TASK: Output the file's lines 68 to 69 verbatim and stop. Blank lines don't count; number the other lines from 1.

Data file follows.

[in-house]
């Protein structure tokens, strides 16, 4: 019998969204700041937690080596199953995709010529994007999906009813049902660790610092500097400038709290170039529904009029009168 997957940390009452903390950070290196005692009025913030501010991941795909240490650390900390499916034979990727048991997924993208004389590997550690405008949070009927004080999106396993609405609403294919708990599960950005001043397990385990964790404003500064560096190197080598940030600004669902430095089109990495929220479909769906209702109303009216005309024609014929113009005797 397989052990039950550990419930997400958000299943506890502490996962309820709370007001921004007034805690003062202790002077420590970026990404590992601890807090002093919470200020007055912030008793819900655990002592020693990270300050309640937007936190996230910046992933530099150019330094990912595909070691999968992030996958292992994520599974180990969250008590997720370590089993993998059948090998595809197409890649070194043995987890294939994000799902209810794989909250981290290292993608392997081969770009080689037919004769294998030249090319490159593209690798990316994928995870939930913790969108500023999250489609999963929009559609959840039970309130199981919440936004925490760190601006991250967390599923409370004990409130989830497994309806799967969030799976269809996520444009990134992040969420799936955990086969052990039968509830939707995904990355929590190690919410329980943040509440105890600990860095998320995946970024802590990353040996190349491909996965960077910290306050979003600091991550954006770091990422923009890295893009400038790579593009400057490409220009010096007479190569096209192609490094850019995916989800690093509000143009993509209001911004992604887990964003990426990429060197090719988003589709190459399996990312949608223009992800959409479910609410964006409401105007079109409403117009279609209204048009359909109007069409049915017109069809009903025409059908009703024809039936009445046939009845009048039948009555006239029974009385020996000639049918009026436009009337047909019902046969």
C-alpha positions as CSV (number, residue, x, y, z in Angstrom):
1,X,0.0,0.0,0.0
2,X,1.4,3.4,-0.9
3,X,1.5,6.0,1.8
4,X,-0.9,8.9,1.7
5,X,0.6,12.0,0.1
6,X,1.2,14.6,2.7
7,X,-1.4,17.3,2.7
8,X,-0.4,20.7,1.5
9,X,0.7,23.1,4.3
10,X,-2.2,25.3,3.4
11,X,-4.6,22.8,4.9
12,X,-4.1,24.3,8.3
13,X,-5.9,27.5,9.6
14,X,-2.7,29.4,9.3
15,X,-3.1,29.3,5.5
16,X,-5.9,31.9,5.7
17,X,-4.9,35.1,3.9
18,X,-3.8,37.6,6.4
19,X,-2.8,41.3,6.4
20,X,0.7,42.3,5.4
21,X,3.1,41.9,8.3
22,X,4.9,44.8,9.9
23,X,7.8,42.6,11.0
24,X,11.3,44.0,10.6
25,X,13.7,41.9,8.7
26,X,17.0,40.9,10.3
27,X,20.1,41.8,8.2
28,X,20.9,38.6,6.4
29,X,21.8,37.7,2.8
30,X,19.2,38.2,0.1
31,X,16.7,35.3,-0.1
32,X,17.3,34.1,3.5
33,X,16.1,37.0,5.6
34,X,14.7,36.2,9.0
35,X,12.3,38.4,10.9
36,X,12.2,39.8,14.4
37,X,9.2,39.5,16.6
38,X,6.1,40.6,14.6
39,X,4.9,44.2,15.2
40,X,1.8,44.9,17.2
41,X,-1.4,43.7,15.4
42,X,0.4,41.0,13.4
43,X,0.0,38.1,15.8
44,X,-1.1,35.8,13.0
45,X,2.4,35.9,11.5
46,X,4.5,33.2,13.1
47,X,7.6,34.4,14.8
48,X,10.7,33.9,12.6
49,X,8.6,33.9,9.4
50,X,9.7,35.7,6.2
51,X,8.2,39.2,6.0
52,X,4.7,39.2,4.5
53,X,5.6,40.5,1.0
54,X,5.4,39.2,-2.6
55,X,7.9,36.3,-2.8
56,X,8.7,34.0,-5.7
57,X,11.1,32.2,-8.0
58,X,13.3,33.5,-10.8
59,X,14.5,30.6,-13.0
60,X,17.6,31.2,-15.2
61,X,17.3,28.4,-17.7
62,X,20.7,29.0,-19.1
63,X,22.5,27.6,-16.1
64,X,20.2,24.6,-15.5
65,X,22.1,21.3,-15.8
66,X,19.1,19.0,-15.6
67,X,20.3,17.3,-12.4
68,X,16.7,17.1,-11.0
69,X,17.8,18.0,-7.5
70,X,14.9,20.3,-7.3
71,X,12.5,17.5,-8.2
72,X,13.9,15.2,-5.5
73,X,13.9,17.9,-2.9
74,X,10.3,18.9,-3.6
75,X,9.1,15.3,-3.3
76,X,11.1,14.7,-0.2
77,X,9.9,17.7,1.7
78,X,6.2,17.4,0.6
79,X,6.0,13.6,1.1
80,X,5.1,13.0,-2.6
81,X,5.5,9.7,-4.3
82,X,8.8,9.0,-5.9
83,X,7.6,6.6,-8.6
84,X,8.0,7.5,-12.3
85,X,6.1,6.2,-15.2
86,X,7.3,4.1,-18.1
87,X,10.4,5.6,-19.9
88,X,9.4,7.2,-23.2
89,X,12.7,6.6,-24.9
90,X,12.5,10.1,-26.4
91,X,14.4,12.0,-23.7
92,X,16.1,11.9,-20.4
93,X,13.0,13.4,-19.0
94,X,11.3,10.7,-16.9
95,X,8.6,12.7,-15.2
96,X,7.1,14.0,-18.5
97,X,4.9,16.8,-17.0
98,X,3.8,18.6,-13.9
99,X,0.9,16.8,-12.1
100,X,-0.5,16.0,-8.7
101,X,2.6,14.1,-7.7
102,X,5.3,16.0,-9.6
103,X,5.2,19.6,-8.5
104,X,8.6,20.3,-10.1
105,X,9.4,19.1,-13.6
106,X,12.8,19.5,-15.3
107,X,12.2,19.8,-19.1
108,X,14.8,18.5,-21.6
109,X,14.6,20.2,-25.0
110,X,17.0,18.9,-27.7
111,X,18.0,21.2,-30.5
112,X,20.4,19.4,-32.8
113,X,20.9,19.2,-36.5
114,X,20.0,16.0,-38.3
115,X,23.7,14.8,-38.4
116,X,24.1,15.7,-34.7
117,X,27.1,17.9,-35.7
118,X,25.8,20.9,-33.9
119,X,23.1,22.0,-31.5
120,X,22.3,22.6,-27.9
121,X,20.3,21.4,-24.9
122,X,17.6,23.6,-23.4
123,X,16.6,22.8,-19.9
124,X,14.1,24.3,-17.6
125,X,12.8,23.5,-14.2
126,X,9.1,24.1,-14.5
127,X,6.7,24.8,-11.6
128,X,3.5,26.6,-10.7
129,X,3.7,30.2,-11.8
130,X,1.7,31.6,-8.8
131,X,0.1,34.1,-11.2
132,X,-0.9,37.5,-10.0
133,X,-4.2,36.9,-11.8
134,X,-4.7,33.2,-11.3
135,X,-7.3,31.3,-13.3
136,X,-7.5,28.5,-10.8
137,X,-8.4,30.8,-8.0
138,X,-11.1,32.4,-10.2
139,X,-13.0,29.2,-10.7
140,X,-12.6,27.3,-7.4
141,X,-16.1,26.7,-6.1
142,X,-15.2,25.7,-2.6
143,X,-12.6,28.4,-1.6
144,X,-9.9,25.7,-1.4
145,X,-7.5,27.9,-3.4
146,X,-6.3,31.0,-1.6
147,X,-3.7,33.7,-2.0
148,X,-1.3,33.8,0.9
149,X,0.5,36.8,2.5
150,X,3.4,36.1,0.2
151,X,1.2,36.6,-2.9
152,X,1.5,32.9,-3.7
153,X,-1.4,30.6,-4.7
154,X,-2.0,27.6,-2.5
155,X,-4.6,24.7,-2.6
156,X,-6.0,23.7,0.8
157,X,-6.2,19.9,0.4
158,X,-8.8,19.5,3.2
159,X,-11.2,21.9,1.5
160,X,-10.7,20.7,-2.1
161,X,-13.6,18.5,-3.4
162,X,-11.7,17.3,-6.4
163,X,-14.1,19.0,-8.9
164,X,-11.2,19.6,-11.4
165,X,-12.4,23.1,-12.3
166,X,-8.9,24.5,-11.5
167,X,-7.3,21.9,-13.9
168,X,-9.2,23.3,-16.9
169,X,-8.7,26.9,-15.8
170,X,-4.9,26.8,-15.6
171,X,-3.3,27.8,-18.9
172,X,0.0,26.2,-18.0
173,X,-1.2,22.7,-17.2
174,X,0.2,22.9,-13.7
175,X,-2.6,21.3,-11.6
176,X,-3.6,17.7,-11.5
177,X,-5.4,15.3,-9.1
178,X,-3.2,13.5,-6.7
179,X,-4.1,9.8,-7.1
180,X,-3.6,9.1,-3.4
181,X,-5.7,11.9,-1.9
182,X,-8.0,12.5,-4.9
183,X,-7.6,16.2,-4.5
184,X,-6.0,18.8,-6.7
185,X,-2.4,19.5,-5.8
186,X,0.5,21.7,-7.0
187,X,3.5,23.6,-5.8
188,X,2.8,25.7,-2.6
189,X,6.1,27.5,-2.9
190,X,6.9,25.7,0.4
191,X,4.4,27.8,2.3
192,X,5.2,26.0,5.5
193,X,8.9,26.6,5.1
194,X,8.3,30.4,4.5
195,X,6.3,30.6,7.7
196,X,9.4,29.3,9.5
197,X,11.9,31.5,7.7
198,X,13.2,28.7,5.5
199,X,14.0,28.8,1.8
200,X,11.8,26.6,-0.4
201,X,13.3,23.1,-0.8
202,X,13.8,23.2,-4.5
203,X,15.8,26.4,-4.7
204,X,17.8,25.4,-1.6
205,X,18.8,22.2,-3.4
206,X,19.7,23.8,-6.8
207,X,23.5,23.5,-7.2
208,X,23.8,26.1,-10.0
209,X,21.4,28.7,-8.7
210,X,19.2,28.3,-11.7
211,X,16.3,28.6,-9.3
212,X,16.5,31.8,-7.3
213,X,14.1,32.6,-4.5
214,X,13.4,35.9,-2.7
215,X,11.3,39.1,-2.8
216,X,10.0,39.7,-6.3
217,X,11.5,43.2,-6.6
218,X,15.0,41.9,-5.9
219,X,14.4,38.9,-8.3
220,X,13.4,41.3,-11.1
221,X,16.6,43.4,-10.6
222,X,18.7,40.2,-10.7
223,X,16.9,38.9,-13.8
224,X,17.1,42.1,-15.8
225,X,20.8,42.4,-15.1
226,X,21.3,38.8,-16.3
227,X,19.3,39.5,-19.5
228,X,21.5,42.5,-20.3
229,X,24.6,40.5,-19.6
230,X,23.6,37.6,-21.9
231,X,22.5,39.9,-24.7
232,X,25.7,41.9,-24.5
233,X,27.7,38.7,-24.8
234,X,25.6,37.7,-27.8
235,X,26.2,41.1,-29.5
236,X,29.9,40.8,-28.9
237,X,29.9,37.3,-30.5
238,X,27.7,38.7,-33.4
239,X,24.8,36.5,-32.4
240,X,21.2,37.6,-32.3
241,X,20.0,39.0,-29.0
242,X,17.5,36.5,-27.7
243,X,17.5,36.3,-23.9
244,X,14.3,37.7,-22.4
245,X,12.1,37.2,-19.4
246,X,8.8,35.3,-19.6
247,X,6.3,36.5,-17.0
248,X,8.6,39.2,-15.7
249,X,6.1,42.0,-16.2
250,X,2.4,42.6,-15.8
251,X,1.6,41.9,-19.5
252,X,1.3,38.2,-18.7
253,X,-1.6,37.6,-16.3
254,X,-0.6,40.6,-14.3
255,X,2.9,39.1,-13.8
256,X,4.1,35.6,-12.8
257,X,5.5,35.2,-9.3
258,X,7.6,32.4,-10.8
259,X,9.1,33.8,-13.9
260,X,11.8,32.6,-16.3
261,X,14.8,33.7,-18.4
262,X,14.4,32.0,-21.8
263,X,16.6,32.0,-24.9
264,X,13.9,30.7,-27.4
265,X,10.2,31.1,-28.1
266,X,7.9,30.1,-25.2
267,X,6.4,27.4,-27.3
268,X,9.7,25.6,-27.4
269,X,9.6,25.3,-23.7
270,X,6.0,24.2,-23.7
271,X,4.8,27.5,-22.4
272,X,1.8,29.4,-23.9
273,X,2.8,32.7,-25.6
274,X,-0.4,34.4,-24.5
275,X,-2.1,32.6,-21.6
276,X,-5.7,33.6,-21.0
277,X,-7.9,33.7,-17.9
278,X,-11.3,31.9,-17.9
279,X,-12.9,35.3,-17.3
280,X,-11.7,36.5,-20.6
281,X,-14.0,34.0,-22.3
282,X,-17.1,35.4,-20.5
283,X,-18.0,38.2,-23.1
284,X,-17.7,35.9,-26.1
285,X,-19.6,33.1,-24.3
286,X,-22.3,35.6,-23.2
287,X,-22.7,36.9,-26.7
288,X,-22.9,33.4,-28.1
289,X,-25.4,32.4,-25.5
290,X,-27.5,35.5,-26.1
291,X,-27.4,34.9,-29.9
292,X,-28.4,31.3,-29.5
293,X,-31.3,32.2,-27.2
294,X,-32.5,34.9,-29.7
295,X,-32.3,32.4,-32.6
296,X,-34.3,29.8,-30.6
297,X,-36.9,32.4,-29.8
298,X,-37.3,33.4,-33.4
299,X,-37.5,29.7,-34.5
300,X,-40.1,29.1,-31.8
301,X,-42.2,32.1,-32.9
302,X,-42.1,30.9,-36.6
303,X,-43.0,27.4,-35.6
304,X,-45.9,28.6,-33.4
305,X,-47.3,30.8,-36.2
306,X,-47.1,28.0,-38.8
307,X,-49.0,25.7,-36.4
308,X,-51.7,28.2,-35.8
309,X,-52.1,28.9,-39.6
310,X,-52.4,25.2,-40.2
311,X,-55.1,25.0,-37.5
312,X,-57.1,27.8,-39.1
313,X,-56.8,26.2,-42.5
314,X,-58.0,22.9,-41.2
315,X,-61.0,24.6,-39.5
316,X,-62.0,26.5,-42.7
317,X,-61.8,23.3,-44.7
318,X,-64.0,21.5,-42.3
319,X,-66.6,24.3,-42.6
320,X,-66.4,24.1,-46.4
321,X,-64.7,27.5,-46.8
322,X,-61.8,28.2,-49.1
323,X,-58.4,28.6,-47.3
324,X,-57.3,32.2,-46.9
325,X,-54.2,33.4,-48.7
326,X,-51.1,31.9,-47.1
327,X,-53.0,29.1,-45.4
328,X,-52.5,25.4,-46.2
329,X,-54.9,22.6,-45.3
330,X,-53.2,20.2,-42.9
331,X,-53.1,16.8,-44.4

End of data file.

65,X,22.1,21.3,-15.8
66,X,19.1,19.0,-15.6